ATLANTA, Feb. 23 (UPI) -- Black, Hispanic and Asian adolescents are less likely than whites to receive treatment for major depression, U.S. researchers say.
Researchers at the Rollins School of Public Health at Emory University in Atlanta analyzed data from 2004 to 2008 collected from the National Survey of Drug Use and Health.
Drs. Janet R. Cummings and Benjamin G. Druss evaluated a national representative sample of 7,704 adolescents ages 12-17 diagnosed with major depression within the past year. Researchers studied the differences in treatment for depression across four racial/ethnic groups of adolescents with major depression -- non-Hispanic whites, blacks, Hispanics and Asians.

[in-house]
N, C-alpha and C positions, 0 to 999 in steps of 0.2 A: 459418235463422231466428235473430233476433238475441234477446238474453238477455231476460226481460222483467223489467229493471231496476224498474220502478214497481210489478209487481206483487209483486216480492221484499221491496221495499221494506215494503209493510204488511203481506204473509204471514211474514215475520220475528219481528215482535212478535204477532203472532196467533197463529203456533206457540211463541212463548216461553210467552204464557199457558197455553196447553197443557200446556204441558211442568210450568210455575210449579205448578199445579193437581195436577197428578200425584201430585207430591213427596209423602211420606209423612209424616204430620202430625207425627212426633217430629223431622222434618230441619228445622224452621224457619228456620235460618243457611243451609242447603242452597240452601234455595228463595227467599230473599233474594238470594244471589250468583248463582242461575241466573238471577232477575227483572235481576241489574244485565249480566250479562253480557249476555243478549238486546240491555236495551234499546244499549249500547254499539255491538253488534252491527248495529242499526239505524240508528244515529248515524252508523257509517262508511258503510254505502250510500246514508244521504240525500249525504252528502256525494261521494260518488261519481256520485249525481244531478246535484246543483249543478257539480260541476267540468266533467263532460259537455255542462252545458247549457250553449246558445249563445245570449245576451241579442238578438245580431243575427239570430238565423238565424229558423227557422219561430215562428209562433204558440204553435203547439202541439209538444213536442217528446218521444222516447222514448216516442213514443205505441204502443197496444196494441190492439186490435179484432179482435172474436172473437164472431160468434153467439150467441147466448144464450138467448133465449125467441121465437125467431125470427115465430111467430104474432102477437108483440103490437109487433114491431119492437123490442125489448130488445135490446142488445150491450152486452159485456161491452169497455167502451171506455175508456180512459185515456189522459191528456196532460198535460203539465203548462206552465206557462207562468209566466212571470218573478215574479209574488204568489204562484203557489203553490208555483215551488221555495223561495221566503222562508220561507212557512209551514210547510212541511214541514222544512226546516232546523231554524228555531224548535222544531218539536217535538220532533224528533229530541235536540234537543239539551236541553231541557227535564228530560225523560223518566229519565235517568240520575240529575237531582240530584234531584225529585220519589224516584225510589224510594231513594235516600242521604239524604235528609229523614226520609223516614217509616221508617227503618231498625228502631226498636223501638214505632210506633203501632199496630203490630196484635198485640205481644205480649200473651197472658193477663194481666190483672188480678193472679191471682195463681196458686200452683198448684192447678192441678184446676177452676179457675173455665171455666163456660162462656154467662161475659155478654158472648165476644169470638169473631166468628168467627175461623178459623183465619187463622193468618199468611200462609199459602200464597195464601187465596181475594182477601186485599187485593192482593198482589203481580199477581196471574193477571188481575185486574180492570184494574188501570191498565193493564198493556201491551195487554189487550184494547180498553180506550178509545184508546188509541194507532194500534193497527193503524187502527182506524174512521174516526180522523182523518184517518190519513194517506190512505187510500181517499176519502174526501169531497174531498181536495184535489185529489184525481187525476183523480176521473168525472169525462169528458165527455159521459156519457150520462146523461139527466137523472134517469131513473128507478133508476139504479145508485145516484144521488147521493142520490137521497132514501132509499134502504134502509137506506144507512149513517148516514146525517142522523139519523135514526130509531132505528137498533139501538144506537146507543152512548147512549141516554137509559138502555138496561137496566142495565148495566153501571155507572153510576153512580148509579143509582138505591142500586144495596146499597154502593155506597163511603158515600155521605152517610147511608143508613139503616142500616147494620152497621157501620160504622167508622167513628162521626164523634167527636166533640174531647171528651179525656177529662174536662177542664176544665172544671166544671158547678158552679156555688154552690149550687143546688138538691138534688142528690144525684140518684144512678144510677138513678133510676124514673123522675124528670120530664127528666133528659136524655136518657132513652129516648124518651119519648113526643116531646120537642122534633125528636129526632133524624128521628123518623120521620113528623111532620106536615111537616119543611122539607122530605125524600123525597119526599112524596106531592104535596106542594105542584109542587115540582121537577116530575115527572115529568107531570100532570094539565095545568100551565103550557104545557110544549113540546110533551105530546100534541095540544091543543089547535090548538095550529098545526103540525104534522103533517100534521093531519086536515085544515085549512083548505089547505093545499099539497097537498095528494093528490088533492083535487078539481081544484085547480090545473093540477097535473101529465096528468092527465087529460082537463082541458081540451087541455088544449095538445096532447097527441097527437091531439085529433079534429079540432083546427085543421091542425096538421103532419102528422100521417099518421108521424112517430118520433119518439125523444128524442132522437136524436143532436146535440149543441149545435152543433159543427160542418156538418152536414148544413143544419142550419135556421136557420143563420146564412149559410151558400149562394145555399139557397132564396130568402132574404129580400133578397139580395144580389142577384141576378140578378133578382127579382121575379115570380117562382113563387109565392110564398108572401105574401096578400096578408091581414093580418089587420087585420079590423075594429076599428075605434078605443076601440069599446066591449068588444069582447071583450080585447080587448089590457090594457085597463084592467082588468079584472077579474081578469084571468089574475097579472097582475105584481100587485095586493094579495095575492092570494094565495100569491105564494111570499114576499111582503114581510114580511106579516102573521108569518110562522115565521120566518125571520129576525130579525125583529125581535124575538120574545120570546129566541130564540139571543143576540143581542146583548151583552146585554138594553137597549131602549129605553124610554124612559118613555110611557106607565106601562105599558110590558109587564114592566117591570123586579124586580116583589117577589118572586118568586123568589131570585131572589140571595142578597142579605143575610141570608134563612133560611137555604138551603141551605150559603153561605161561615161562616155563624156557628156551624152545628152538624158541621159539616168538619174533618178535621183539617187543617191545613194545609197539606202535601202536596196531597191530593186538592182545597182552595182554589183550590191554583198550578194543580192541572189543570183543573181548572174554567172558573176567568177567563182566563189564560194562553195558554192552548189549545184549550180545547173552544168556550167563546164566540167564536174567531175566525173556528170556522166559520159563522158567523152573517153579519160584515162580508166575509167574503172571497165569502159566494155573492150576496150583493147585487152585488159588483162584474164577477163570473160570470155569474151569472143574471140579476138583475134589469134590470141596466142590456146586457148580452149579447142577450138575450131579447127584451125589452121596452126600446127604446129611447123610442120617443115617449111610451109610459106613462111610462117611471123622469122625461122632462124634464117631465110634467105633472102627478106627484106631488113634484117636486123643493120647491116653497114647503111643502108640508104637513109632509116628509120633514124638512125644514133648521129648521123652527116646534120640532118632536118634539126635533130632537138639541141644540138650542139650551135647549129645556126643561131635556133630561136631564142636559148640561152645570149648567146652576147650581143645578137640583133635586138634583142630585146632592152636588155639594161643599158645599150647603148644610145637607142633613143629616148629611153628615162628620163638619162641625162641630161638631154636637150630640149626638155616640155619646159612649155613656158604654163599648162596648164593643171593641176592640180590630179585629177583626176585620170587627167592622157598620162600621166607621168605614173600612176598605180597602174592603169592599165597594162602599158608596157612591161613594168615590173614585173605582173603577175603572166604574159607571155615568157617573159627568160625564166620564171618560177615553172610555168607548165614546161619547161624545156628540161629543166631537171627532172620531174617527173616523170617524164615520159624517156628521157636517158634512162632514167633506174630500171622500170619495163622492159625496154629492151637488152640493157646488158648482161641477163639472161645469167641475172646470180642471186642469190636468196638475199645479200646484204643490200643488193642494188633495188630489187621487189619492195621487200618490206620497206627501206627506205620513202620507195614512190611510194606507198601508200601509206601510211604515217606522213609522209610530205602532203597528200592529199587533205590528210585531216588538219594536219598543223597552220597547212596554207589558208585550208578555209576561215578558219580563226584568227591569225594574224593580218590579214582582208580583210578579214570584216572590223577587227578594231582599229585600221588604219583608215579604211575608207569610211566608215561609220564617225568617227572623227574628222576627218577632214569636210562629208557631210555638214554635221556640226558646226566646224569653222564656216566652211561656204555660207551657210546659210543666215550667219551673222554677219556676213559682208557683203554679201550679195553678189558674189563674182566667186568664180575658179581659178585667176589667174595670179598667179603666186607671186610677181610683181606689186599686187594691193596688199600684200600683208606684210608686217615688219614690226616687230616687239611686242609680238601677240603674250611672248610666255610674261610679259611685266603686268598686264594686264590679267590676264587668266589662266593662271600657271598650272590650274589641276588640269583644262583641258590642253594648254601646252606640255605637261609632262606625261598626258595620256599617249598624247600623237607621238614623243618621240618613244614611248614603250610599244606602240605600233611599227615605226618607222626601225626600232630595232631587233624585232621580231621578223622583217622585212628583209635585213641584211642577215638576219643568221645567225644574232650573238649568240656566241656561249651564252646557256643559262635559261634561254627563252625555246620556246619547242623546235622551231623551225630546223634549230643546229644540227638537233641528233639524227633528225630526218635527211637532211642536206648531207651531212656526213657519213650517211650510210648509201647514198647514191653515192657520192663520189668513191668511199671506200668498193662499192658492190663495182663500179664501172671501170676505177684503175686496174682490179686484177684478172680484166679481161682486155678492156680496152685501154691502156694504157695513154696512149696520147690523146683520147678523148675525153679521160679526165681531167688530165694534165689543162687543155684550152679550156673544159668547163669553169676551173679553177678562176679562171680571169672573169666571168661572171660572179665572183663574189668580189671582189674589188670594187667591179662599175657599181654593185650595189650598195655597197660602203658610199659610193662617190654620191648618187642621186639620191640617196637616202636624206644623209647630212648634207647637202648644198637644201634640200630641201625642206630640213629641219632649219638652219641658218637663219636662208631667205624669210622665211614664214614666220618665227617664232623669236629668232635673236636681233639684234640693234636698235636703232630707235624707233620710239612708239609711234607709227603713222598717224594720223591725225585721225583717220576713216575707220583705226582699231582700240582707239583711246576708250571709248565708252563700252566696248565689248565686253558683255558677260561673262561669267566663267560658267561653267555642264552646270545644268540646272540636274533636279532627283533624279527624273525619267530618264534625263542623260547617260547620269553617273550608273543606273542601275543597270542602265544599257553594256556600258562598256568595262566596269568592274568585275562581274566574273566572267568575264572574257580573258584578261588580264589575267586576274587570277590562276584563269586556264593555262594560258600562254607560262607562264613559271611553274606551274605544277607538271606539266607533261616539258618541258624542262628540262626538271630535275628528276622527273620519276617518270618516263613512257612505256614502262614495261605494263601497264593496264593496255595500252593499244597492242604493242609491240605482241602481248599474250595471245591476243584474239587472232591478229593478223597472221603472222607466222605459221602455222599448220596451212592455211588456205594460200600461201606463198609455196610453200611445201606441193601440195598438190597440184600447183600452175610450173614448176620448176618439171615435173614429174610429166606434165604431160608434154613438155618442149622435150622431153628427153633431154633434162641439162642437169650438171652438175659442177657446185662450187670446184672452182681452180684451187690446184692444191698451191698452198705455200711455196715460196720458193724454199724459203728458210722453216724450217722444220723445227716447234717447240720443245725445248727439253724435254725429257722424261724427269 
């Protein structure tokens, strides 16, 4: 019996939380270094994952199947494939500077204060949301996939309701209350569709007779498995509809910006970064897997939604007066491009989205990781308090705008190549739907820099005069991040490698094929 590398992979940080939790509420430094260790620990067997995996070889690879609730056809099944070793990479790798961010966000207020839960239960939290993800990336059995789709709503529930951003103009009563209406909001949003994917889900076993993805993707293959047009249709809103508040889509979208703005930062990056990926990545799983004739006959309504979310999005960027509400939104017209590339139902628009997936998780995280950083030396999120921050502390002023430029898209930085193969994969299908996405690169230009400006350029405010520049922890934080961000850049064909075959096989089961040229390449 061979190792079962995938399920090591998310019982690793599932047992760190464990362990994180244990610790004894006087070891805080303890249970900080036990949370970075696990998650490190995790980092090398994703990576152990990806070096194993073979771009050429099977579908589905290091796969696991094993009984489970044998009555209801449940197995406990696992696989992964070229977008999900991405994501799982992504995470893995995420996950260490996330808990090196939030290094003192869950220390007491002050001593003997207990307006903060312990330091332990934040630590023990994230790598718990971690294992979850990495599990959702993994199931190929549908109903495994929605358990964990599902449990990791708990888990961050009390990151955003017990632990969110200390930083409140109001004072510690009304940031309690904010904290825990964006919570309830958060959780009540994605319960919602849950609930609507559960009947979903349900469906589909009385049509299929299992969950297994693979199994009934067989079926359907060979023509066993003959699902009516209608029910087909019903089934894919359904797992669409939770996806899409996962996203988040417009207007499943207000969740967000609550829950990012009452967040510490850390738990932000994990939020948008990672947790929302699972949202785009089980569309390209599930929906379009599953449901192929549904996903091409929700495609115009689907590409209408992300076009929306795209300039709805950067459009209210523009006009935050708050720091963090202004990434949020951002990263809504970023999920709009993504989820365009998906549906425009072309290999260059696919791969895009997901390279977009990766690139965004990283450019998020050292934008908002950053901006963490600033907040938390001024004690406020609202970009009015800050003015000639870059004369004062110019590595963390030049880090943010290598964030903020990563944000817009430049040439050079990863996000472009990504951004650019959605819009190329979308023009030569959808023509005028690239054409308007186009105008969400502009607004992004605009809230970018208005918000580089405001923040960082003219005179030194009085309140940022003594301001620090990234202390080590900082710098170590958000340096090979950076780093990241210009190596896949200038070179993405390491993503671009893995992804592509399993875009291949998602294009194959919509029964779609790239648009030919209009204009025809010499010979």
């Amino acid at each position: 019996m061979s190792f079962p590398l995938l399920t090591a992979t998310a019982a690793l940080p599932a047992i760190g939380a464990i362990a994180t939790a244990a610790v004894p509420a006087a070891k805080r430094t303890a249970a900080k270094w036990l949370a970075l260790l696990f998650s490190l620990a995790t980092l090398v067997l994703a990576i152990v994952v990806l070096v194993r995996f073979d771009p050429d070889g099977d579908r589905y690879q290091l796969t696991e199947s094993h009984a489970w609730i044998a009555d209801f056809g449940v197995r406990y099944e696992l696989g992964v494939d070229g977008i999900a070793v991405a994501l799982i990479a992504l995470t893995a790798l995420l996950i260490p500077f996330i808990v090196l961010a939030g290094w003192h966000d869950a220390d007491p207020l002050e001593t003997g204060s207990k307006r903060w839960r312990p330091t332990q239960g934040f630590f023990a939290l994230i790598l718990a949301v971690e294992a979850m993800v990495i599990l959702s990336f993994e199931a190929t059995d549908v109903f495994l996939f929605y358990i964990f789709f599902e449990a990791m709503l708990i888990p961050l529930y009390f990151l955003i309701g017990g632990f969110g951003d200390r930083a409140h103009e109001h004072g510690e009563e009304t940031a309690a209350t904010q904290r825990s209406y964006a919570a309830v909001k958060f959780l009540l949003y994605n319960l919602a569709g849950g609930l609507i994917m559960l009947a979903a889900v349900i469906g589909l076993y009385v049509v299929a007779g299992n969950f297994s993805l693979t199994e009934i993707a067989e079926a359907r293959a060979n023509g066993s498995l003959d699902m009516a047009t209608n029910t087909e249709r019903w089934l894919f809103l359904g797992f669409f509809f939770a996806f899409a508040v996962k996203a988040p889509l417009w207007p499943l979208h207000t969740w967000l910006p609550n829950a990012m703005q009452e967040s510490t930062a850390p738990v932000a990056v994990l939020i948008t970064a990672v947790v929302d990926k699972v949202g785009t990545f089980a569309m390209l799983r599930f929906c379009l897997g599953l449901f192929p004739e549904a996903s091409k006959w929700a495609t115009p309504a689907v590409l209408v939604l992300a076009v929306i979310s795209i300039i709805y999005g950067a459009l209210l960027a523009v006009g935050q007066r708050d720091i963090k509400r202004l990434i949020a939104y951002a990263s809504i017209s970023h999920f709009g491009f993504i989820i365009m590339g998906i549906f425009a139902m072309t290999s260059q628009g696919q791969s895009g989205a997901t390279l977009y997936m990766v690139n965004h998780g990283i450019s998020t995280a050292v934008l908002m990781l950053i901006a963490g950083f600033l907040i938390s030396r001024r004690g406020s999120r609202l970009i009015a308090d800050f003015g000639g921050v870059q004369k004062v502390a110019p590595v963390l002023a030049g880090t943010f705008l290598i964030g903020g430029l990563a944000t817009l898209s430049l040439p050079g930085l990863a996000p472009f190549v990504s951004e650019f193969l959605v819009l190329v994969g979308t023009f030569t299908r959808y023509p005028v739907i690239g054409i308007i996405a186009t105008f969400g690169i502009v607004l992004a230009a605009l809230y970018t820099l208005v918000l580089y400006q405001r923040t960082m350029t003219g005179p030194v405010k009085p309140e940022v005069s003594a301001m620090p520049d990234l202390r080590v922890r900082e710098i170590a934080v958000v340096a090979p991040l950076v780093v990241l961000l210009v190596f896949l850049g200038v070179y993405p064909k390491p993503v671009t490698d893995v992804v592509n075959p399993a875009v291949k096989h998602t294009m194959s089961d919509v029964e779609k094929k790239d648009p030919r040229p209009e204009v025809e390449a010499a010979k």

The study, published in the Journal of the American Academy of Child and Adolescent Psychiatry, found the percentage of non-Hispanic whites who received any major depression treatment was 40 percent compared with 32 percent for blacks, 31 percent for Hispanics and 19 percent for Asians.
Adjusting for socioeconomic status and health insurance status accounted for only a small portion in the treatment differences, but stigma and limited proficiency in English may contribute to the lower rates of treatment in Hispanics and Asians, the researchers say.